Most of the college students I work with have one major assignment type that gets them stuck like no other: the dreaded essay. It has become associated with late nights, requesting extensions (and extensions on extensions), feelings of failure, and lots of time lost staring at a screen. This becomes immensely more stressful when there is a thesis or capstone project that stands between you and graduation.
The good news?
An essay doesn’t have to be the brick wall of doom that it once was. Here are some strategies to break down that wall and construct an essay you feel good about submitting.
Without realizing it, you might be putting pressure on yourself to have polished ideas flow from your brain onto the paper. There’s a reason schools typically bring up having an outline and a rough draft! Thoughts are rarely organized immediately (even with your neurotypical peers, despite what they may say). Expecting yourself to deliver a publishing-worthy award winner on your first go isn’t realistic. It’s allowed to look messy and unorganized in the beginning! There can be unfinished thoughts, and maybe even arguments you aren’t sure if you want to include. When in doubt, write it down.
Make sure you have a clear understanding of what the assignment is asking you to include and to focus on. If you don’t have an understanding of it, it’s better to find out in advance rather than the night before the assignment is due. The rubric is your anchor and serves as a good guide to know “when you can be done.” If you hit all the marks on the rubric, you’re looking at a good grade.
I highly recommend coming back to the rubric multiple times during the creative process, as it can help you get back on track if you’ve veered off in your writing to something unrelated to the prompt. It can serve as a reminder that it’s time to move onto a different topic - if you’ve hit the full marks for one area, it’s better to go work on another section and return to polish the first section up later. Challenge the perfectionism!
Writing an essay is not just writing an essay. It typically involves reading through materials, finding sources, creating an argument, editing your work, creating citations, etc. These are all separate tasks that ask our brain to do different things. Instead of switching back and forth (which can be exhausting) try clumping similar tasks together.
Prepping: Picking a topic, finding resources related to topic, creating an outline
Gathering: reading through materials, placing information into the outline
Assembling: expanding on ideas in the outline, creating an introduction and conclusion
Finishing: Make final edits, review for spelling errors and grammar, create a title page and reference page, if needed.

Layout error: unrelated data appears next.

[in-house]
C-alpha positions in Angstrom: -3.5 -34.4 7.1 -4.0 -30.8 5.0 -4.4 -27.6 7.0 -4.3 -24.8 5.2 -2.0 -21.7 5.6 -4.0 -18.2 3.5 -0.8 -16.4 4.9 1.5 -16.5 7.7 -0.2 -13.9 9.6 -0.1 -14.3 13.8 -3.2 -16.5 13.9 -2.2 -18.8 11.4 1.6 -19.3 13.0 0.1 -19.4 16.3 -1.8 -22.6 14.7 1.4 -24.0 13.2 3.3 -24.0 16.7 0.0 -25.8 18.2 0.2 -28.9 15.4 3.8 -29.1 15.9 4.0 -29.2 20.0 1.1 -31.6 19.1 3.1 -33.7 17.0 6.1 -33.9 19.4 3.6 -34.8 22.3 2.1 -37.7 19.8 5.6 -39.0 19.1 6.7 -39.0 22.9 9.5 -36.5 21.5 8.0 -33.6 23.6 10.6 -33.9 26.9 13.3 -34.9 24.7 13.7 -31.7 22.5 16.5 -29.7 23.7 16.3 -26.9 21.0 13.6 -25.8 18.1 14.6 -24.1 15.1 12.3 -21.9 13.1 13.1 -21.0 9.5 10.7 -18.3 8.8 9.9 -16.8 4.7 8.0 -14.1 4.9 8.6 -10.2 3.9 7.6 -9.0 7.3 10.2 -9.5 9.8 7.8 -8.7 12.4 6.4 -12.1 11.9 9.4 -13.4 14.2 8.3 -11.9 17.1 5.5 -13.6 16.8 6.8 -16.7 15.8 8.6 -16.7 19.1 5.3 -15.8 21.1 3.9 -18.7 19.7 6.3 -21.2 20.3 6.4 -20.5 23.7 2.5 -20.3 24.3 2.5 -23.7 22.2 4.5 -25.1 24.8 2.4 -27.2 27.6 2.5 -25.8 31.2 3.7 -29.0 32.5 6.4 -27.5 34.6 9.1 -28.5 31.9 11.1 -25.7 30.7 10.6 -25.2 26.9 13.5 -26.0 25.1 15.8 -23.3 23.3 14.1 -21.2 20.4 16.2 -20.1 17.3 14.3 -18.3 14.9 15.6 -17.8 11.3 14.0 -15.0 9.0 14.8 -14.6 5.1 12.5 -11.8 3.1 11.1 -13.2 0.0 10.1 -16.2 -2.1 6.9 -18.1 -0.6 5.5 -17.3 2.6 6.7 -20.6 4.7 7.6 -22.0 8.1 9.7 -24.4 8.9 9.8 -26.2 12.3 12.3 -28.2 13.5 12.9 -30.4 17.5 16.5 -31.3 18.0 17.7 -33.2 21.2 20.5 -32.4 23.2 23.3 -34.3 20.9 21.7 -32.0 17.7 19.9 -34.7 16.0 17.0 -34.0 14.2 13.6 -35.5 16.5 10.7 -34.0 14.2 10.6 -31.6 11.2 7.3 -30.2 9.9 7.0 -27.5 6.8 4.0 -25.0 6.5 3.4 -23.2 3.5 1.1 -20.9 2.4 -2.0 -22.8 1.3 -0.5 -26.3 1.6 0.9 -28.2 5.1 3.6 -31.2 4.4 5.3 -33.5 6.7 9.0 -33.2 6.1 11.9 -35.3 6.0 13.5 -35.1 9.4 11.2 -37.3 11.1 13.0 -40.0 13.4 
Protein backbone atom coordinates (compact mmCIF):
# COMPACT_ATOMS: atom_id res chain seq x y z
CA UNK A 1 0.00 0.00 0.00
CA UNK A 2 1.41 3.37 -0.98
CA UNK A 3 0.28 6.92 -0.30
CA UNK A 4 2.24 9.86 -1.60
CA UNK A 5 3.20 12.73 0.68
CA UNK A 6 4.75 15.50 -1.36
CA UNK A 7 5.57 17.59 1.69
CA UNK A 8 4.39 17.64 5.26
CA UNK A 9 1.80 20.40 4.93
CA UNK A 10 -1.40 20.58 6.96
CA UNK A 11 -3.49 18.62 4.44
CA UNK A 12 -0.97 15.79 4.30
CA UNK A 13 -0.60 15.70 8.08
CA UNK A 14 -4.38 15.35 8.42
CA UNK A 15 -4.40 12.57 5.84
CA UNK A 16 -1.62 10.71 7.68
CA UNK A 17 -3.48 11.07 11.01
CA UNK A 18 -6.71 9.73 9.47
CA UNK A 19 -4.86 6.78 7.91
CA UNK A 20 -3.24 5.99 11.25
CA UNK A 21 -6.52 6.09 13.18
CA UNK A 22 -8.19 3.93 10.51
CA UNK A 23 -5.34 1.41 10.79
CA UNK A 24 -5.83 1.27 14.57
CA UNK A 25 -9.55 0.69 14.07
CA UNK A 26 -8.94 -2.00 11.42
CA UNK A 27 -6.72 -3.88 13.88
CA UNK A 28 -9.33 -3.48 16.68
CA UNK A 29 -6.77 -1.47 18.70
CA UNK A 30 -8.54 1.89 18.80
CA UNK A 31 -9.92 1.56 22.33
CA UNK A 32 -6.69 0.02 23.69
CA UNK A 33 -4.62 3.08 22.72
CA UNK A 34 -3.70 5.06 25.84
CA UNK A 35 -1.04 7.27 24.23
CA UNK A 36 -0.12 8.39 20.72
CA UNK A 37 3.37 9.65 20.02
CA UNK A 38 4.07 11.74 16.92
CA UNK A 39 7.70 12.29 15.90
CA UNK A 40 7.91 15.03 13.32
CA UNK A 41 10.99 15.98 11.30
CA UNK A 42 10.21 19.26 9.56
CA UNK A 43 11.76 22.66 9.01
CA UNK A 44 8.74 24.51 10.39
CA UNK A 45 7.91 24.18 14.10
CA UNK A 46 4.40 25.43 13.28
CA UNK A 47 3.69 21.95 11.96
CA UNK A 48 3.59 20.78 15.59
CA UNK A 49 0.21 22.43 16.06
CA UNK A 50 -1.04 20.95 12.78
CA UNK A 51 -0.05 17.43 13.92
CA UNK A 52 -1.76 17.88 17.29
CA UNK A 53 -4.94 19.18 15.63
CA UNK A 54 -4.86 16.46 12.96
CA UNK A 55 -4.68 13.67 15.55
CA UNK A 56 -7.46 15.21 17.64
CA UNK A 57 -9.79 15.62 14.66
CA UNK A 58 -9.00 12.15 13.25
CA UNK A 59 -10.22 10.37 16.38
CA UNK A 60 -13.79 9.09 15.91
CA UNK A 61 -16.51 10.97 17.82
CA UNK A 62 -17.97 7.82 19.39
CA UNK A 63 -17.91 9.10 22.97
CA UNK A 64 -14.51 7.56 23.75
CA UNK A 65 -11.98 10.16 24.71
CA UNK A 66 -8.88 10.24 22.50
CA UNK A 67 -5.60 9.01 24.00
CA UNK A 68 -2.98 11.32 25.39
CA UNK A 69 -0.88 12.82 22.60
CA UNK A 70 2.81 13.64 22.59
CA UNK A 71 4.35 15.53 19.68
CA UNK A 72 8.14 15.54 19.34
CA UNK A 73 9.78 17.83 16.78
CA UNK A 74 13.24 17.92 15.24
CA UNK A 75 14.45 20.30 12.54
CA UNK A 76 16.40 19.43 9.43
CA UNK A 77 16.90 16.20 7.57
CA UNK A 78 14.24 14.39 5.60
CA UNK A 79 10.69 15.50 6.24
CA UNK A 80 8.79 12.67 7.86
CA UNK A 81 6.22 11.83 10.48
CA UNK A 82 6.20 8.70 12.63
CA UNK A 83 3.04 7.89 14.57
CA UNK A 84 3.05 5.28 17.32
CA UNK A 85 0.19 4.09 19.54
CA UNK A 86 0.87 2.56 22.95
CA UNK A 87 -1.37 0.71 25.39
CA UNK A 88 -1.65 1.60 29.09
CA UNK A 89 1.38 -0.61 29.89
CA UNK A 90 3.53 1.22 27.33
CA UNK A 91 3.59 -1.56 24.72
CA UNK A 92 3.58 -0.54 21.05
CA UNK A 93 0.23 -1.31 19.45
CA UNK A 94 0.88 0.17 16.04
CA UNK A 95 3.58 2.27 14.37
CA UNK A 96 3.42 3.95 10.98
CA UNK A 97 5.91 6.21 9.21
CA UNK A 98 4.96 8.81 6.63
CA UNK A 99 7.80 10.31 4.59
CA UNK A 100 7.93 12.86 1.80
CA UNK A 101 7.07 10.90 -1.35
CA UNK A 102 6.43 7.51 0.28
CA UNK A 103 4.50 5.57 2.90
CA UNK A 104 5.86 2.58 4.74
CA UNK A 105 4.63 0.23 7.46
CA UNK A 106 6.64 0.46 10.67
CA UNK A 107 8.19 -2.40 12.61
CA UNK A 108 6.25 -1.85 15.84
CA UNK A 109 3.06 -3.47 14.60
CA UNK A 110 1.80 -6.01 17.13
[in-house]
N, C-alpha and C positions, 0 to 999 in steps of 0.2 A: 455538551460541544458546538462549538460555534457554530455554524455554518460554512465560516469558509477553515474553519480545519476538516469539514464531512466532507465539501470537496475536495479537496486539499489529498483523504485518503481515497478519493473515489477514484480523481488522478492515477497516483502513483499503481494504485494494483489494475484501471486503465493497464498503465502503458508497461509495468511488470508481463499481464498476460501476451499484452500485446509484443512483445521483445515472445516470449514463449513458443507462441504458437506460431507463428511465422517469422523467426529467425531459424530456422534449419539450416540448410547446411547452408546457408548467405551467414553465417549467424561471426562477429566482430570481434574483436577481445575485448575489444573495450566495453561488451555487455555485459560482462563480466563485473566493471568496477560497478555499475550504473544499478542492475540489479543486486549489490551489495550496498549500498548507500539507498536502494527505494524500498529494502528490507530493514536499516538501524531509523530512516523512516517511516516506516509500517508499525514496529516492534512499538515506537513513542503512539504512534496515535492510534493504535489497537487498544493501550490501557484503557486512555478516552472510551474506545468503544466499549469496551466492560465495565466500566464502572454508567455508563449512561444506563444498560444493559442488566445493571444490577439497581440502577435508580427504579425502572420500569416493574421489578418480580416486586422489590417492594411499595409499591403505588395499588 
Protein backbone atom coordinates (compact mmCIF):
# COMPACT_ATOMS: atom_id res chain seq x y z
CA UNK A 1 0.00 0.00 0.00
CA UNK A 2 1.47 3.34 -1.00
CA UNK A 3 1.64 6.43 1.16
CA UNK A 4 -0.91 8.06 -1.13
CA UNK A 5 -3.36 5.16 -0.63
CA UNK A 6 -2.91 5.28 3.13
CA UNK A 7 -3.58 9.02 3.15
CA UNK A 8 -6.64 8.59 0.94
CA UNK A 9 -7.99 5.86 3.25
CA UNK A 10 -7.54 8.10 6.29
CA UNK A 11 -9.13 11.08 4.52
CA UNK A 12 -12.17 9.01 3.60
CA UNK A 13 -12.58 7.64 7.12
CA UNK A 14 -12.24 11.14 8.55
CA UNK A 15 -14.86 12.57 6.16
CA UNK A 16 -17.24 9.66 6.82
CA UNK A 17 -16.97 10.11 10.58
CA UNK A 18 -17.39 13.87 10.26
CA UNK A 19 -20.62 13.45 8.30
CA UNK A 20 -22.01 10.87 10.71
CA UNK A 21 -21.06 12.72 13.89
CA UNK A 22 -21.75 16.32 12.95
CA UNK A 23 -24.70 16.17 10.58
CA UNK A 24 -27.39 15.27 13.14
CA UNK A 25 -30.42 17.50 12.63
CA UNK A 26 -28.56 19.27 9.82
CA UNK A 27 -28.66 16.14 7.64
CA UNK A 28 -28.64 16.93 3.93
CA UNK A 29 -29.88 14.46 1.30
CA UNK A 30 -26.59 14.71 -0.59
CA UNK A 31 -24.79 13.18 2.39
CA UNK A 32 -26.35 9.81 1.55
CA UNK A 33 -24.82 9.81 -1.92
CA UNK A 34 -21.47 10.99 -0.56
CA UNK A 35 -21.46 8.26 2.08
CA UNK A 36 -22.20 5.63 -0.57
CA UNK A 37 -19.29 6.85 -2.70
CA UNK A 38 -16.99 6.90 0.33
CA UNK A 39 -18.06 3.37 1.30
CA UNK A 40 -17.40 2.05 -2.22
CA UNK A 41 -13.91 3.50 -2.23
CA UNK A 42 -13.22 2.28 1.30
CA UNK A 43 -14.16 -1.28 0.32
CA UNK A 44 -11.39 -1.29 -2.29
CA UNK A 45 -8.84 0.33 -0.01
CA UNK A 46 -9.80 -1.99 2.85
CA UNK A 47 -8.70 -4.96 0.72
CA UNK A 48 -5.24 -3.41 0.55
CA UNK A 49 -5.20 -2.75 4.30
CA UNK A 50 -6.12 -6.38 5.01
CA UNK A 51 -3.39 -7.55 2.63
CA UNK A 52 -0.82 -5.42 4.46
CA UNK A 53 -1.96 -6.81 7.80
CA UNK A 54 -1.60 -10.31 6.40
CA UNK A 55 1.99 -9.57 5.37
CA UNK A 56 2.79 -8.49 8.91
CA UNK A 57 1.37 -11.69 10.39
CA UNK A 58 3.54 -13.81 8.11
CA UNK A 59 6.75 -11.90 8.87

Now we’re going to divide the work EVEN MORE because it’s also not realistic to expect yourself to assemble the paper all in one sitting. (Well, maybe it is realistic if you’re approaching the deadline, but we want to avoid the feelings of panic if we can.) If you haven’t heard of chunking before, it’s breaking down projects into smaller, more approachable tasks.
This serves multiple functions, but the main two we are focusing on here is:
If you chunk it into groups and realize you don’t have enough time if you go at that pace, you’ll know how quickly you’ll need to work to accomplish it in time.
Here are some examples of how the above categories could be chunked up for a standard essay. Make sure you customize chunking to your own preferences and assignment criteria!
Days 1 - 3 : Prep work
Days 4 & 5 : Gather
Days 6 - 8 : Assemble
Day 9: Finish
Hey, we just created an outline about how to make an outline - how meta!
Feel like even that is too overwhelming? Break it down until it feels like you can get started. Of course, you might not have that many days to complete an assignment, but you can do steps or chunks of the day instead (this morning I’ll do x, this afternoon I’ll do y) to accommodate the tighter timeline. For example:
Day 1: Pick a topic
Day 2: Find one resource related to it
Day 3: Find a second resource related to it
There’s nothing worse than stockpiling 30 resources and having 100 pages of notes that can go into an essay. How can you possibly synthesize all of that information with the time given for this class essay? (You can’t.)
Rather than reading “Article A” and pulling all the information you want to use into an “Article A Information Page,” try to be intentional with the information as you go. If you find information that’s relevant to Topic 1 in your paper, put the information there on your outline with (article a) next to it. It doesn’t have to be a full citation, you can do that later, but we don’t want to forget where this information came from; otherwise, that becomes a whole mess.
By putting the information into the outline as you go, you save yourself the step of re-reading all the information you collected and trying to organize it later on.
*Note: If you don’t have topics or arguments created yet, group together similar ideas and you can later sort out which groups you want to move forward with.
It can be useful to use the Pomodoro method when writing to make sure you’re taking an adequate number of breaks. If you feel like the 25 min work / 5 min break routine breaks you out of your flow, try switching it up to 45 min work / 15 min break. During the breaks, it can be useful to go through some questions to make sure you stay productive:
Of course, if writing just isn’t your jam, you may also struggle with motivation. Whatever the challenge is, this semester can be different. Reach out early if you need help - to your professor, a tutor, an ADHD coach, or even a friend or study group. You have a whole team in your corner. You’ve got this, champ!